Jan 29

The Mystery of Banking, by Murray Rothbard ★★★★★

This book starts out as a technical treatise on economics, explaining in fairly simple language and graphs how economics works in the real world. Rothbard then develops the history of banking in the Western world in the last 200 years, showing from an Austrian economic perspective where things have gone wrong. Rothbard is especially critical of fractional reserve banking, adequately showing how it amounts to nothing but dishonesty and theft. Rothbard shows how a return to the gold-standard is entirely doable, that the fear of not enough specie is unwarranted, even in a massive economy such as the USA. I admit that I didn’t follow all of the arguments, perhaps owing to my absence of complete familiarity with banking terminology. Even still, there is enough to glean from the book to sufficiently familiarize one with the root causes for the economic mess that we are now in. I’ll definitely be reading more of Rothbard. It is sad that Austrian economics takes such a severe hit from the so-called “conservative” politicians, who unknowingly mirror the thinking of their “liberal” colleagues. This book is a worthy reading, even for one conversive in economics. It’s free, you can easily download it and read it on your iPad, so there is no excuse.

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2 Responses to “The Mystery of Banking”

  1. Onkel Dennis says:

    I am glad to see that you are reading about the money system because it will lead you to a deeper understanding of what is driving the events of the developed world today and how it augurs social collapse. (See Ed Vieira’s talk below on that.)

    Murray Rothbard is indeed one of the big contributors to non-witch-doctor economics and demonstrates why the Austrian school is essentially what remains of anything having any pretense of a scientific foundation in economics.

    For those who cannot understand Rothbard (and he is not hard for an educated person to comprehend) there is F.A. Hayek’s The Road to Serfdom or even Ayn Rand’s Atlas Shrugged. I particularly found Richard Rahn’s book, The End of Money to have some good insights on the role of money in social dynamics.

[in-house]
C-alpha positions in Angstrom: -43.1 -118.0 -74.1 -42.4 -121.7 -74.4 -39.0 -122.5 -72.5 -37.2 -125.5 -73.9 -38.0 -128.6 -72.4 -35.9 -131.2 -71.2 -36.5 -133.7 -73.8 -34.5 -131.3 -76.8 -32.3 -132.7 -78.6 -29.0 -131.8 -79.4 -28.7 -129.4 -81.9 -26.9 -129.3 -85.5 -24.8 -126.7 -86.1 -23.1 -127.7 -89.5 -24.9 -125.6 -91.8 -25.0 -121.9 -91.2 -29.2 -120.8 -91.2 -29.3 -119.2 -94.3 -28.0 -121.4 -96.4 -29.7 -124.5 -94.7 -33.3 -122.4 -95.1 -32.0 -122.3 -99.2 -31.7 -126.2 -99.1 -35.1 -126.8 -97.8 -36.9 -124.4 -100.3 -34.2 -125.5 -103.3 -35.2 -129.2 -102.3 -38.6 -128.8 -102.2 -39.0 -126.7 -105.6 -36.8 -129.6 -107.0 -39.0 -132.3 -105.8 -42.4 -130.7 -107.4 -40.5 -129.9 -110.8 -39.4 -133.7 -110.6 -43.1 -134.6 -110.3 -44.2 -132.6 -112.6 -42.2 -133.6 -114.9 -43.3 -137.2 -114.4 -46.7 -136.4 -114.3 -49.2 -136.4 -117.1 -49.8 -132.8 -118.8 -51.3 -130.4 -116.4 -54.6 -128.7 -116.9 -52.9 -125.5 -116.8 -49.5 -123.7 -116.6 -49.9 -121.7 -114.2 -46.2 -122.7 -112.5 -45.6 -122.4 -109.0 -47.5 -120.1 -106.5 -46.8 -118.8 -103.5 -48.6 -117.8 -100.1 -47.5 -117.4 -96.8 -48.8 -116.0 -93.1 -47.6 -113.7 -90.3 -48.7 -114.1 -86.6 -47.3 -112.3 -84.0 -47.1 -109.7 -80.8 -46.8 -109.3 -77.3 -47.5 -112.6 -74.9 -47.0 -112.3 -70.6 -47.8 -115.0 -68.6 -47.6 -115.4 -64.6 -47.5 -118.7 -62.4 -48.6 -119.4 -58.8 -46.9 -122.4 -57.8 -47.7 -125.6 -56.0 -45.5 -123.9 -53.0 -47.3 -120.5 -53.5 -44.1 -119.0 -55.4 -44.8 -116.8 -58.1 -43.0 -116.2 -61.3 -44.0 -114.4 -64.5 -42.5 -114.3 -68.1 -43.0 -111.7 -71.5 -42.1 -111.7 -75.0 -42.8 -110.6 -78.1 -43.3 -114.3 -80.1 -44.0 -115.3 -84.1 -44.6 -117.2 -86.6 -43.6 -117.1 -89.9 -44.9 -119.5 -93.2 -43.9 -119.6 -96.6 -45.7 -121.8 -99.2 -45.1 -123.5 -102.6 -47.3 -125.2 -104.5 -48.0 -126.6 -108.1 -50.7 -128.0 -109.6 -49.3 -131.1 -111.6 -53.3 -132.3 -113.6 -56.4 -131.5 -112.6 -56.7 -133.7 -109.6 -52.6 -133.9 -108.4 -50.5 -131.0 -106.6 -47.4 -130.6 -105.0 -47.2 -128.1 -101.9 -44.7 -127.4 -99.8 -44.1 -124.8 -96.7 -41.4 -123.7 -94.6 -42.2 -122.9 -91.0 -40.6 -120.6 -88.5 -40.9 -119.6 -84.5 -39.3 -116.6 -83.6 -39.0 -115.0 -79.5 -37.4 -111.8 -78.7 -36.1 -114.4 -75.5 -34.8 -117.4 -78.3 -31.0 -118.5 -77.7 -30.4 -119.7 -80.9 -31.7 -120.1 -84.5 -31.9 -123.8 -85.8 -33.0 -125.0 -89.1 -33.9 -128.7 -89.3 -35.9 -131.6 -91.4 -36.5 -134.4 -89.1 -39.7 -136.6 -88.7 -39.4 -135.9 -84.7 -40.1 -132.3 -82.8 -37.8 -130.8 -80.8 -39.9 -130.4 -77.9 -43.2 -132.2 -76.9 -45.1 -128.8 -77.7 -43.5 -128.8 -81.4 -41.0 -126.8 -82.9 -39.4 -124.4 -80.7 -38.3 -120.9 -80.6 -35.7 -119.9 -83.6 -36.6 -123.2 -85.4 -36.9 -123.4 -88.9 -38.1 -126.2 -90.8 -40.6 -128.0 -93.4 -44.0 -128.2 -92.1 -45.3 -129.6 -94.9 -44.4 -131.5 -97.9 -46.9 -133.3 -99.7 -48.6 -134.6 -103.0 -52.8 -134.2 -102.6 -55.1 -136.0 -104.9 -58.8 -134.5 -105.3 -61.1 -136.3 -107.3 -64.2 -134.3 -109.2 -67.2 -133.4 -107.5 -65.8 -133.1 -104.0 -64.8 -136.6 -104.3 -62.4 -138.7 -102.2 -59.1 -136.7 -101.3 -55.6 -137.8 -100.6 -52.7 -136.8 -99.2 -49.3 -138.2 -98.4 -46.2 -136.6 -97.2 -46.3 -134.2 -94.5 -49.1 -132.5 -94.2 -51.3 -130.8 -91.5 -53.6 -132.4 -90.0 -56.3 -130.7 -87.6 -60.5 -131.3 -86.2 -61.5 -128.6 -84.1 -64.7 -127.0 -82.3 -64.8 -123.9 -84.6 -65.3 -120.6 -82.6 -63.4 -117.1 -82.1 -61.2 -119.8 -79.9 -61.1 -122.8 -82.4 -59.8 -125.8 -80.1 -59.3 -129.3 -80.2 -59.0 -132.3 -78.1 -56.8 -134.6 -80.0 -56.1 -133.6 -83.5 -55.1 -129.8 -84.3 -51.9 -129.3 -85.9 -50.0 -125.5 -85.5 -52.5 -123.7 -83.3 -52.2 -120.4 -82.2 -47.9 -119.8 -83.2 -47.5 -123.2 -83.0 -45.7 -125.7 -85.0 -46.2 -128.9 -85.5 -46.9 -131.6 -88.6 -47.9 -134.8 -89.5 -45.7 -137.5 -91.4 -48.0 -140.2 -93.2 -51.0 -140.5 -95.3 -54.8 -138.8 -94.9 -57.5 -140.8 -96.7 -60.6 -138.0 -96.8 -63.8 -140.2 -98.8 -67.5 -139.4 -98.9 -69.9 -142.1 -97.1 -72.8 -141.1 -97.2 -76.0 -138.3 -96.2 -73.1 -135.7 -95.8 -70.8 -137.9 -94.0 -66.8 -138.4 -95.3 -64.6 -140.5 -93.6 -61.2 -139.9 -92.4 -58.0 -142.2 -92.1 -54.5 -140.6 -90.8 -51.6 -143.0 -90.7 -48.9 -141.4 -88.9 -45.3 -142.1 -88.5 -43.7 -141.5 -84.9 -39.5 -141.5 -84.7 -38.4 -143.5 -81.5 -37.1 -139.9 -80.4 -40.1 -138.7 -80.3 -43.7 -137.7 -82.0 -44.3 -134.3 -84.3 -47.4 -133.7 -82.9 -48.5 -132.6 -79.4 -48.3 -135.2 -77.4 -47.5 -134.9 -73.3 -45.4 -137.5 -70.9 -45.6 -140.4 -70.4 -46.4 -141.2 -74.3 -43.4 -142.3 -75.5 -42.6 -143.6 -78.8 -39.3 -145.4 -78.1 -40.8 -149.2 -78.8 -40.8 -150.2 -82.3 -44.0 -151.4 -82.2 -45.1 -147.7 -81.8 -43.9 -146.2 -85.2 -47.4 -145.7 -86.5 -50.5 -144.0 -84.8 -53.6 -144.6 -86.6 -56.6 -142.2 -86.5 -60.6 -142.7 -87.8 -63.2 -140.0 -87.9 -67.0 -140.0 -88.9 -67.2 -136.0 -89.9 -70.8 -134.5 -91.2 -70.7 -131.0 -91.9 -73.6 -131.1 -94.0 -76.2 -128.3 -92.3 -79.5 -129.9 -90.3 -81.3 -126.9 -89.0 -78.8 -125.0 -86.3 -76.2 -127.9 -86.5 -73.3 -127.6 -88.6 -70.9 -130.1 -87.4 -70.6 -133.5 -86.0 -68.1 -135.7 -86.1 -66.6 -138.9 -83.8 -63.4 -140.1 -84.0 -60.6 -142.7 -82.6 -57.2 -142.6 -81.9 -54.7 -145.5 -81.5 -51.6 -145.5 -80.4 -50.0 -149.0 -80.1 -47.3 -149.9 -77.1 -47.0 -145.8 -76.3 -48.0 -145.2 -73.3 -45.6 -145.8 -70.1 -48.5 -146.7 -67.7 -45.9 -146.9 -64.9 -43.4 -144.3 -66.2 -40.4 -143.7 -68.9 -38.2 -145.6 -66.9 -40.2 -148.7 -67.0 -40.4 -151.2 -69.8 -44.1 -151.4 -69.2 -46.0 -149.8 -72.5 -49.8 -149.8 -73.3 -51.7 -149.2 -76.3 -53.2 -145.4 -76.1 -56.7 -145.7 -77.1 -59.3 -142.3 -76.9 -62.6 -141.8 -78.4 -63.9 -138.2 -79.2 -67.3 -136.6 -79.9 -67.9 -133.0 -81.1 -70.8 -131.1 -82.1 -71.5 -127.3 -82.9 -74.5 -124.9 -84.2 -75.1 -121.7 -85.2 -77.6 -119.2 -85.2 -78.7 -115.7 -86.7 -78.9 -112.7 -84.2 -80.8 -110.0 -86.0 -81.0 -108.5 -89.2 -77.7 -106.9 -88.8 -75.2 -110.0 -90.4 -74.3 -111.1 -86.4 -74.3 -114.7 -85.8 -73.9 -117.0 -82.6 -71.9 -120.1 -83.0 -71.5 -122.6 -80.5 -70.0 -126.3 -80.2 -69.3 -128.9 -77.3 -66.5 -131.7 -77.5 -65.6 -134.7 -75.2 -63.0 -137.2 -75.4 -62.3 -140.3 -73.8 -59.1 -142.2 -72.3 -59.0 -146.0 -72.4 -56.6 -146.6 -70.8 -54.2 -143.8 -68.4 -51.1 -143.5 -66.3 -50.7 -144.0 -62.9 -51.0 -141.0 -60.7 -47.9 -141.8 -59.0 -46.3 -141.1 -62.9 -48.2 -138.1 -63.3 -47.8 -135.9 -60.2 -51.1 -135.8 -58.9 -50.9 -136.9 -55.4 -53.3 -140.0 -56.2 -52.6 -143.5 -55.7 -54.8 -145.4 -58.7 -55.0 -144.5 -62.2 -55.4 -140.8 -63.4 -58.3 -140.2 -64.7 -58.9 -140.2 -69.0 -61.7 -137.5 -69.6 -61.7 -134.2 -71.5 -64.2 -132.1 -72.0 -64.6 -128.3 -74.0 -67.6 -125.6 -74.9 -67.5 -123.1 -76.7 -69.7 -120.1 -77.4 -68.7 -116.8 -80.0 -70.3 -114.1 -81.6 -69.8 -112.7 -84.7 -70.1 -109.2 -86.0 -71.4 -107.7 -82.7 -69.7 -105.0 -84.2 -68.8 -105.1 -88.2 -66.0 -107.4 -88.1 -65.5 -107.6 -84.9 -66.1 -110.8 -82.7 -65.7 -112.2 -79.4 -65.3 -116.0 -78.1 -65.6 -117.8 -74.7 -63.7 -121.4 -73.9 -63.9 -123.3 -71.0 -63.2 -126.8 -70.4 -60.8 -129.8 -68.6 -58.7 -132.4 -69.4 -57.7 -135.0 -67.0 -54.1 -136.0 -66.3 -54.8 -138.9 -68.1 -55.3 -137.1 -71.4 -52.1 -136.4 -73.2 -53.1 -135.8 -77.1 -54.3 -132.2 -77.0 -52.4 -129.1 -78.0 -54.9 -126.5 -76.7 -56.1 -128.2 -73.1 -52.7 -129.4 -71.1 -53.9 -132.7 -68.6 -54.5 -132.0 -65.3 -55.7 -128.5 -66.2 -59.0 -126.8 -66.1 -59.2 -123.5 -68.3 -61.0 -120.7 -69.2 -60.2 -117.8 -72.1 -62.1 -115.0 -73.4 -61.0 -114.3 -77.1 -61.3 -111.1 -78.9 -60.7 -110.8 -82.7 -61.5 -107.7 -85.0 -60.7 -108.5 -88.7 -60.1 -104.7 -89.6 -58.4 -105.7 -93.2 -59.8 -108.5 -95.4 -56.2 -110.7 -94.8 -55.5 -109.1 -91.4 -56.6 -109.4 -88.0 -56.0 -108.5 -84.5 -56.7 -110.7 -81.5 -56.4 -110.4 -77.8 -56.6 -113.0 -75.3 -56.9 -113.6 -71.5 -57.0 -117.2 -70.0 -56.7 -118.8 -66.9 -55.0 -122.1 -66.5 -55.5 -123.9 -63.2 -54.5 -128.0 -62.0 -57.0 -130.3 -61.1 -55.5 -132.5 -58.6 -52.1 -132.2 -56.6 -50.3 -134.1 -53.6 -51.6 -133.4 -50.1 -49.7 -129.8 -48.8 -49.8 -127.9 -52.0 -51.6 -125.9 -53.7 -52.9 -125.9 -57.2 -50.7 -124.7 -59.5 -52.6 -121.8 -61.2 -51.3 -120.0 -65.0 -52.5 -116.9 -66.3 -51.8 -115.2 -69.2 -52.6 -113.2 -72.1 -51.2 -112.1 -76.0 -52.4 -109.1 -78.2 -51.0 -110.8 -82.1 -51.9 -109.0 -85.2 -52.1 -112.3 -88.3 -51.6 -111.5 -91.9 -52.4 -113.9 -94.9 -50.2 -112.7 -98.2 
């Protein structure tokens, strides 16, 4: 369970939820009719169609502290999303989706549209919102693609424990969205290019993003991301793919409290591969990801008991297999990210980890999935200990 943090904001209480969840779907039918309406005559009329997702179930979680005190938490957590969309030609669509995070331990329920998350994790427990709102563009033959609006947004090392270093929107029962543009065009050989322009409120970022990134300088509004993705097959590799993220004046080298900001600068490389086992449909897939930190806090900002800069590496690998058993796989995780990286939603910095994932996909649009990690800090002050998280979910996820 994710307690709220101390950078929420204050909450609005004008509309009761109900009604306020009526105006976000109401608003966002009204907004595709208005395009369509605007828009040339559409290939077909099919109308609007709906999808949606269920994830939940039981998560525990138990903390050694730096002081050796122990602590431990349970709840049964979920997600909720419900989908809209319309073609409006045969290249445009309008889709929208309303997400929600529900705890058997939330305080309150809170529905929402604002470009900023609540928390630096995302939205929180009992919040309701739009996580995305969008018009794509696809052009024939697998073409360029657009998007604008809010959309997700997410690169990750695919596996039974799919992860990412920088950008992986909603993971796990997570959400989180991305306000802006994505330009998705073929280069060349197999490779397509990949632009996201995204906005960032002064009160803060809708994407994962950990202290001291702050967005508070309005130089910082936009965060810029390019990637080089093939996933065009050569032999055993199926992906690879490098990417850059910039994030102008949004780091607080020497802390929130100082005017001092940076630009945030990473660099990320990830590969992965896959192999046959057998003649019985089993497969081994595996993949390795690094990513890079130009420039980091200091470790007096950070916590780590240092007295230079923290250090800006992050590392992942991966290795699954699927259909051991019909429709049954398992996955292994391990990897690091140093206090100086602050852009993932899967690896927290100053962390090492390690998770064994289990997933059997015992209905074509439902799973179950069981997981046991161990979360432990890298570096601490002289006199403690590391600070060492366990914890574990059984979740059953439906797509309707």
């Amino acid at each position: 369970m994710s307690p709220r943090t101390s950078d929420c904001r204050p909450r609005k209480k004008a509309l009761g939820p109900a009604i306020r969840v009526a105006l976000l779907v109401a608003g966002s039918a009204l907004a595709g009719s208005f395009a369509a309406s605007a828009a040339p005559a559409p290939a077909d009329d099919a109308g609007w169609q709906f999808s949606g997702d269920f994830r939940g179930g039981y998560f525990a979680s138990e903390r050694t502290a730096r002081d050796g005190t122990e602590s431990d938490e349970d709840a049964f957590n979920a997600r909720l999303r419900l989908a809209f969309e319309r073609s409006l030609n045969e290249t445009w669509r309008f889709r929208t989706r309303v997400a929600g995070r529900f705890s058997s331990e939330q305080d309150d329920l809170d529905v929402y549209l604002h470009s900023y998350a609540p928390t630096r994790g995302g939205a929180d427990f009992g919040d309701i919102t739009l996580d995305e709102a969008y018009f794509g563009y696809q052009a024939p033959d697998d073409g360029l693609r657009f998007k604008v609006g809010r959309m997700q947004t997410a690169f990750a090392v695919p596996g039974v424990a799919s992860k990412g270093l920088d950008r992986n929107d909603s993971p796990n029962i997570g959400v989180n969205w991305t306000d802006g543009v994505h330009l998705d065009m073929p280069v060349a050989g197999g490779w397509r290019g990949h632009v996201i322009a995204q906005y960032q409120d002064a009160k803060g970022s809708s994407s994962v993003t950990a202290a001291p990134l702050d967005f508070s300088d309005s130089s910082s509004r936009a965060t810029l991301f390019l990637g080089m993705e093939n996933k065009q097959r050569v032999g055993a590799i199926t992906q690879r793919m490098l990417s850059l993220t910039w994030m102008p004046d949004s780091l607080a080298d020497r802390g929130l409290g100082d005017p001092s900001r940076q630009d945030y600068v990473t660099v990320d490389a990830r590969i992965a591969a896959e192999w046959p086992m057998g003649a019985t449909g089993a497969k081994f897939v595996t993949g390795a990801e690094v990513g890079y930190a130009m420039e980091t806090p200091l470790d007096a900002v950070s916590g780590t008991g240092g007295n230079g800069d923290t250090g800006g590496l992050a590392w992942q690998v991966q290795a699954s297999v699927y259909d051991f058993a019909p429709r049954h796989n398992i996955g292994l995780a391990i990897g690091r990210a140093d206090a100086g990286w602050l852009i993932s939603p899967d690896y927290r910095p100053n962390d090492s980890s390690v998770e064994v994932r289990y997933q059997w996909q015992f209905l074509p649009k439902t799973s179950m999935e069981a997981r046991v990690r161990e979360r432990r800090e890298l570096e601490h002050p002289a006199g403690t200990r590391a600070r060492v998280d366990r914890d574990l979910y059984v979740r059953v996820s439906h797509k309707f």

And I would not want to omit the novel of a good acquaintance of mine who is a Rothbard fan and a former Supreme Court lawyer, Edwin J. Vieira, Jr. and his novel, The Cra$hmaker. It is long but interesting:

    http://www.crashmaker,com

    Vieira has a nonfictional work that is a standard for the legal and historical aspects of U.S. money, another two-volume work titled Pieces of Eight: The Monetary Powers and Disabilities of the U.S. Constitution. Ed is brilliant. Do not miss watching the excerpt of Vieira’s speech here:

    http://www.runtogold.com/2009/07/pieces-of-eight/

    And do not miss Larry Parks’ site,

    http://www.fame.org

    Finally, a friend of mine, constitutional attorney Larry Becraft, who has argued cases with Vieira, also discusses the money issue from a legal standpoint at

    http://home.hiwaay.net/~becraft

    Just as Vieira is often regarded as the leading expert on the money issue, Becraft is perhaps the leading expert on the flipside of that coin, the income-tax issue. Becraft has much that is useful in understanding what is happening and where the situation is heading on his website.

    All of the above information, when viewed in a Gestalt manner of connecting the dots, explains why I no longer live in U.S. jurisdiction. The social situation is far different than most Americans can imagine. If most Americans knew the truth about their situation, they would be terrified. Vieira’s talk reveals why, in short.

  2. Onkel Dennis says:

    Correction: the web link in the previous message should have been

    http://www.crashmaker.com

    Also, I might add that both Vieira and Becraft were involved in a lawsuit in defense of PCA member Franklin Sanders against the U.S. govt. involving real versus political money.

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